Words matter: Why 'special housing' is protective segregation

Segregation serves two purposes when running a safe and secured correctional facility: punitive and protective

Rikers Island is in the spotlight once again, but this time it may not be for what most people think.

Over the past few years, Rikers Island has received much media attention as violence has increased inside the facility. Behind the wall, tension between staff and inmates has escalated with frontline correctional staff placed at risk.

The repercussions of eliminating punitive segregation

This Jan. 28, 2016, photo shows a solitary confinement cell at New York's Rikers Island jail.
This Jan. 28, 2016, photo shows a solitary confinement cell at New York's Rikers Island jail. (AP Photo/Bebeto Matthews, File)

An article in the “New York Post” showed that from 2014 to 2017, the rate of inmate assaults on staff increased by 42 percent from 5.9 per 1,000 inmates in 2014 to 8.4 in 2017. Inmate on inmate incidents also rose from 32.9 per 1,000 in 2014 to 55.2 per 1,000in 2017. 

The rise in jail violence should not come as a surprise. COBA, the union representing the officers on Rikers Island, warned administration that jail violence would increase with the elimination of punitive segregation for inmates 21 and under. Unfortunately, politics got in the way of safety and security as the warning from the union went unheard.

'Special inmates' in 'special housing'

Fast forward to June 20, 2018: Fifteen-year-old Lesandro “Junior” Guzman-Feliz was murdered by members of the Trinitario gang. Guzman-Feliz was dragged by the gang members out of a Bronx Bodega and stabbed in the neck. He was able to run a block to the hospital before succumbing to his injuries.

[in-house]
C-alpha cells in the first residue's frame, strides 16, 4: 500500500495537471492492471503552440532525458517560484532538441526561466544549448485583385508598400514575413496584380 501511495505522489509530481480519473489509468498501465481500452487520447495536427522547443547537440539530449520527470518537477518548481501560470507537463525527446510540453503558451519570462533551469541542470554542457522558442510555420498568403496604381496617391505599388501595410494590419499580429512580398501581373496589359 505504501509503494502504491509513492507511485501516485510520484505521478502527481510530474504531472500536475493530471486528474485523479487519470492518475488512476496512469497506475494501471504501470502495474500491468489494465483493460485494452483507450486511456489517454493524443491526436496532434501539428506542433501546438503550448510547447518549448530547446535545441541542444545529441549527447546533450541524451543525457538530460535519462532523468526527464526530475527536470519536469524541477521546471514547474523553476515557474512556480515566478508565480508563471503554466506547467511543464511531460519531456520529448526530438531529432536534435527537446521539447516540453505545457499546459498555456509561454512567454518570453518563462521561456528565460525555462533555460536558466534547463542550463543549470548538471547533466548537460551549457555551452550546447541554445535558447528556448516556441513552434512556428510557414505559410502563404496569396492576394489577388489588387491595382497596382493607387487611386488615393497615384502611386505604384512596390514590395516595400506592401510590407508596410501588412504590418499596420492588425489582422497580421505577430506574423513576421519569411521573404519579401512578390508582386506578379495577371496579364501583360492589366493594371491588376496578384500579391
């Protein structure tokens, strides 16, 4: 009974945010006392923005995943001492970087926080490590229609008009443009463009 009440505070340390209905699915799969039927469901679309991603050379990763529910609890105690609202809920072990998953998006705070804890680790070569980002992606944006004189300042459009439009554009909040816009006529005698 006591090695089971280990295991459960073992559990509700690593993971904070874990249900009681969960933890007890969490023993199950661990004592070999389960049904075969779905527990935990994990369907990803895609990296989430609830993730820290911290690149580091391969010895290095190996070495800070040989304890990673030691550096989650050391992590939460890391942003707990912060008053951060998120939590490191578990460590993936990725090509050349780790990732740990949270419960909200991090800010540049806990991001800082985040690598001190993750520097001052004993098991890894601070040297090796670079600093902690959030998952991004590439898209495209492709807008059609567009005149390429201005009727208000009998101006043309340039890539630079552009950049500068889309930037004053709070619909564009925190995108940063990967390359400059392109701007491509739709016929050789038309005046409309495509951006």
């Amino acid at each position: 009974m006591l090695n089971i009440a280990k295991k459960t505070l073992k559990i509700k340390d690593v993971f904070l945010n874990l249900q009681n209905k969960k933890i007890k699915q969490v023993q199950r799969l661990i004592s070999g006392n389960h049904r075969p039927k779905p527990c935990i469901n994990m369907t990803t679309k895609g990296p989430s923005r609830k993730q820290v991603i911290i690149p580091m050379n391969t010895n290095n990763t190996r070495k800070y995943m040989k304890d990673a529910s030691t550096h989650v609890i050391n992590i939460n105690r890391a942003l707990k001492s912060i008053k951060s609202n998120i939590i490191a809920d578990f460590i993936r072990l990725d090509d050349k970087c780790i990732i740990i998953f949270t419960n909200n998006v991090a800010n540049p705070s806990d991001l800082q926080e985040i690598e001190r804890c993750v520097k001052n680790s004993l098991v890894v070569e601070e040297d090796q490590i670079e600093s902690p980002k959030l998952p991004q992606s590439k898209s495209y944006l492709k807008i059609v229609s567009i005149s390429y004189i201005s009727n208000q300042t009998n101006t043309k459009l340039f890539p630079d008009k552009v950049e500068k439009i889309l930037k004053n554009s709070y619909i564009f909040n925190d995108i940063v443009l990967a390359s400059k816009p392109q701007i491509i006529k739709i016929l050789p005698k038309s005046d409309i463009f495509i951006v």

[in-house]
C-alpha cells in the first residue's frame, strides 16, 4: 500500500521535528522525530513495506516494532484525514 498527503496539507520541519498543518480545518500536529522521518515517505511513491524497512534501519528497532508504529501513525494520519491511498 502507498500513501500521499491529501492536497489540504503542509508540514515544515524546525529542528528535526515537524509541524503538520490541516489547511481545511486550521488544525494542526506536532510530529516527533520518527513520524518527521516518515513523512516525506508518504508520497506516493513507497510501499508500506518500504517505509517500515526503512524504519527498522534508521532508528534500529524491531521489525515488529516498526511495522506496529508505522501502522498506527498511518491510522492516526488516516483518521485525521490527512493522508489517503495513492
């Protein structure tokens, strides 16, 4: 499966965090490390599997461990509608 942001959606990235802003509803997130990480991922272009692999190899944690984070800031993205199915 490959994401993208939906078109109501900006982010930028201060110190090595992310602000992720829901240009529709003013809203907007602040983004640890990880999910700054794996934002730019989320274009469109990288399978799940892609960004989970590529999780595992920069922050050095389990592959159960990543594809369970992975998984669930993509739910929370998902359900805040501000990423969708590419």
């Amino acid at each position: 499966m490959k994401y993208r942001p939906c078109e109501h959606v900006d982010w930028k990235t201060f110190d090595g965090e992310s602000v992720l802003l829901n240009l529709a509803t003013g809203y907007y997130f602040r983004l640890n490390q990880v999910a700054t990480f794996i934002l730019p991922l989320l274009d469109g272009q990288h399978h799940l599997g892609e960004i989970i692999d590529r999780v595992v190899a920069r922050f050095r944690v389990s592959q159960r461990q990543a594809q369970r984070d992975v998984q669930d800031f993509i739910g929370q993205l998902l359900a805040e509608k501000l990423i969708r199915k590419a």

Three of the gang members – Danel Fernandez, 21: Jose Muniz, 21; and Santiago Rodriguez, 24 – are now isolated from other inmates in a unit at Rikers Island designed to hold 50 inmates. They have been assigned to what some would call “special housing” because they are high-profile inmates with credible threats against their safety and well-being.

Retired Sgt. Russ Hamilton believes high-profile inmates attract extra attention due to either their crime, personal prior fame, or both: “Some inmates, seeking to enhance their own street credibility or level of infamy could target high-profile inmates in order to achieve high-profile status in their own right.”

Even though “special housing” has been employed as a term to define the isolated placement of the three above-mentioned gang members, the public should be made aware that the movement into “special housing” is another form of segregation that is often ignored, known as “protective segregation.” 

Administration has made a stand against segregation by using the word “punitive” and promoting that as the only purpose segregation serves. Gary York, a retired prison inspector from the Florida Department of Corrections believes that the public is being misled.

“Changing the verbiage of segregation to limit its use and purpose does not change the fact it is needed for much more than just the punitive,” said York.

Segregation serves many purposes

Segregation is employed as a tool that is both preventive and reactive. The word “punitive” is only one aspect of segregation. Administration has taken the term “punitive” as a way to pigeonhole segregation to one purpose, which is solely reactive, and then using that to advocate for the elimination of segregation.

As the three gang members await their fate in Rikers Island, let it be known that the same individuals who advocate against segregation have now decided to utilize its “protective” purpose. Don’t be fooled by the wording used to define the collective purpose of segregation. Be mindful that segregation serves two essential purposes when running a safe and secured facility: One purpose is to punish (punitive) and the other purpose is to prevent (protect). The latter was clearly made evident the day these three gang members were moved to “special housing,” or “protective segregation.” 

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